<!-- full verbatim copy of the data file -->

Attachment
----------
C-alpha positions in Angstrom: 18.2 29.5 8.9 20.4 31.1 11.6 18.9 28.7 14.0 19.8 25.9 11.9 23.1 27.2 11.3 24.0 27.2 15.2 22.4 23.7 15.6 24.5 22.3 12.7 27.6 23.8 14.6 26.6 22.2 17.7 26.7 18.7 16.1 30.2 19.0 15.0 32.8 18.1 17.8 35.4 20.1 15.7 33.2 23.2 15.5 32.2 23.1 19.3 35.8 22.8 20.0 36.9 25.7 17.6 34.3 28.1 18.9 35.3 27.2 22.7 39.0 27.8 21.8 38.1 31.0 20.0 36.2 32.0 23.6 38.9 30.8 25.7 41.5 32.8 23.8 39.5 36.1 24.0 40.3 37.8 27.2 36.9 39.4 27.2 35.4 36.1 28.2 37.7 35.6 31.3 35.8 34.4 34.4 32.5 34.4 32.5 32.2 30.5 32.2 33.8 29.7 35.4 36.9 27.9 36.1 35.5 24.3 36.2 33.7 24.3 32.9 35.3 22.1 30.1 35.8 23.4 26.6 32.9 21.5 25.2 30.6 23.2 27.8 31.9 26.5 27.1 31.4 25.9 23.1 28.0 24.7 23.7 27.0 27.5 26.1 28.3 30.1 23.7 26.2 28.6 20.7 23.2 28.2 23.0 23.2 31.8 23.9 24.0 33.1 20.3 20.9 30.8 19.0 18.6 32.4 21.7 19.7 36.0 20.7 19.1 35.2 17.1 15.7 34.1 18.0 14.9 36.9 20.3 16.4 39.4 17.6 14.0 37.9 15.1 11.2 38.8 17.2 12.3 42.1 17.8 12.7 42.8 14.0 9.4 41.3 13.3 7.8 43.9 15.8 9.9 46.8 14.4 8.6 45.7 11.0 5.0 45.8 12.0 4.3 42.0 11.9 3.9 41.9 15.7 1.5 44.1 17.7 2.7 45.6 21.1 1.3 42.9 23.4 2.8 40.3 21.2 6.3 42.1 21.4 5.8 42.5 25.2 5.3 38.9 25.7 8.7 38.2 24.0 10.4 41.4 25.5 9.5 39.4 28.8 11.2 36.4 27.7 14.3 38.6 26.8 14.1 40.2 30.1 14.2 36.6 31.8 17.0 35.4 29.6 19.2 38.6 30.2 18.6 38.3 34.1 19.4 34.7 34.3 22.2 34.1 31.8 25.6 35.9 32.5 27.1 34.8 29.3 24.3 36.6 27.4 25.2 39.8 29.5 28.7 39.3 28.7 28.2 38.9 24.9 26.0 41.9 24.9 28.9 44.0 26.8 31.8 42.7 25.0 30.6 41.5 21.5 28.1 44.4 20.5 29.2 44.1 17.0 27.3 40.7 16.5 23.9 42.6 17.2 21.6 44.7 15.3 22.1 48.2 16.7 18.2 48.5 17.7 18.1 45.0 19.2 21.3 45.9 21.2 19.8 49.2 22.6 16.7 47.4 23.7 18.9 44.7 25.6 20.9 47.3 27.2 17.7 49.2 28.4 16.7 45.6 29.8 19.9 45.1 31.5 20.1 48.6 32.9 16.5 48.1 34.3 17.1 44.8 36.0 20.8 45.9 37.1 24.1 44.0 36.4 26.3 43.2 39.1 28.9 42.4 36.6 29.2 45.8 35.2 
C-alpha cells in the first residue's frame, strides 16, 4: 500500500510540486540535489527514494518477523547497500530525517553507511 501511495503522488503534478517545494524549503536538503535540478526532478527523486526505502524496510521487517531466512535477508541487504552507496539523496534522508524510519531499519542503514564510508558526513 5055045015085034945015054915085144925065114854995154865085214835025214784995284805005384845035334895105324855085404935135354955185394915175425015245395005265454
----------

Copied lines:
C-alpha positions in Angstrom: 18.2 29.5 8.9 20.4 31.1 11.6 18.9 28.7 14.0 19.8 25.9 11.9 23.1 27.2 11.3 24.0 27.2 15.2 22.4 23.7 15.6 24.5 22.3 12.7 27.6 23.8 14.6 26.6 22.2 17.7 26.7 18.7 16.1 30.2 19.0 15.0 32.8 18.1 17.8 35.4 20.1 15.7 33.2 23.2 15.5 32.2 23.1 19.3 35.8 22.8 20.0 36.9 25.7 17.6 34.3 28.1 18.9 35.3 27.2 22.7 39.0 27.8 21.8 38.1 31.0 20.0 36.2 32.0 23.6 38.9 30.8 25.7 41.5 32.8 23.8 39.5 36.1 24.0 40.3 37.8 27.2 36.9 39.4 27.2 35.4 36.1 28.2 37.7 35.6 31.3 35.8 34.4 34.4 32.5 34.4 32.5 32.2 30.5 32.2 33.8 29.7 35.4 36.9 27.9 36.1 35.5 24.3 36.2 33.7 24.3 32.9 35.3 22.1 30.1 35.8 23.4 26.6 32.9 21.5 25.2 30.6 23.2 27.8 31.9 26.5 27.1 31.4 25.9 23.1 28.0 24.7 23.7 27.0 27.5 26.1 28.3 30.1 23.7 26.2 28.6 20.7 23.2 28.2 23.0 23.2 31.8 23.9 24.0 33.1 20.3 20.9 30.8 19.0 18.6 32.4 21.7 19.7 36.0 20.7 19.1 35.2 17.1 15.7 34.1 18.0 14.9 36.9 20.3 16.4 39.4 17.6 14.0 37.9 15.1 11.2 38.8 17.2 12.3 42.1 17.8 12.7 42.8 14.0 9.4 41.3 13.3 7.8 43.9 15.8 9.9 46.8 14.4 8.6 45.7 11.0 5.0 45.8 12.0 4.3 42.0 11.9 3.9 41.9 15.7 1.5 44.1 17.7 2.7 45.6 21.1 1.3 42.9 23.4 2.8 40.3 21.2 6.3 42.1 21.4 5.8 42.5 25.2 5.3 38.9 25.7 8.7 38.2 24.0 10.4 41.4 25.5 9.5 39.4 28.8 11.2 36.4 27.7 14.3 38.6 26.8 14.1 40.2 30.1 14.2 36.6 31.8 17.0 35.4 29.6 19.2 38.6 30.2 18.6 38.3 34.1 19.4 34.7 34.3 22.2 34.1 31.8 25.6 35.9 32.5 27.1 34.8 29.3 24.3 36.6 27.4 25.2 39.8 29.5 28.7 39.3 28.7 28.2 38.9 24.9 26.0 41.9 24.9 28.9 44.0 26.8 31.8 42.7 25.0 30.6 41.5 21.5 28.1 44.4 20.5 29.2 44.1 17.0 27.3 40.7 16.5 23.9 42.6 17.2 21.6 44.7 15.3 22.1 48.2 16.7 18.2 48.5 17.7 18.1 45.0 19.2 21.3 45.9 21.2 19.8 49.2 22.6 16.7 47.4 23.7 18.9 44.7 25.6 20.9 47.3 27.2 17.7 49.2 28.4 16.7 45.6 29.8 19.9 45.1 31.5 20.1 48.6 32.9 16.5 48.1 34.3 17.1 44.8 36.0 20.8 45.9 37.1 24.1 44.0 36.4 26.3 43.2 39.1 28.9 42.4 36.6 29.2 45.8 35.2 
C-alpha cells in the first residue's frame, strides 16, 4: 500500500510540486540535489527514494518477523547497500530525517553507511 501511495503522488503534478517545494524549503536538503535540478526532478527523486526505502524496510521487517531466512535477508541487504552507496539523496534522508524510519531499519542503514564510508558526513 5055045015085034945015054915085144925065114854995154865085214835025214784995284805005384845035334895105324855085404935135354955185394915175425015245395005265454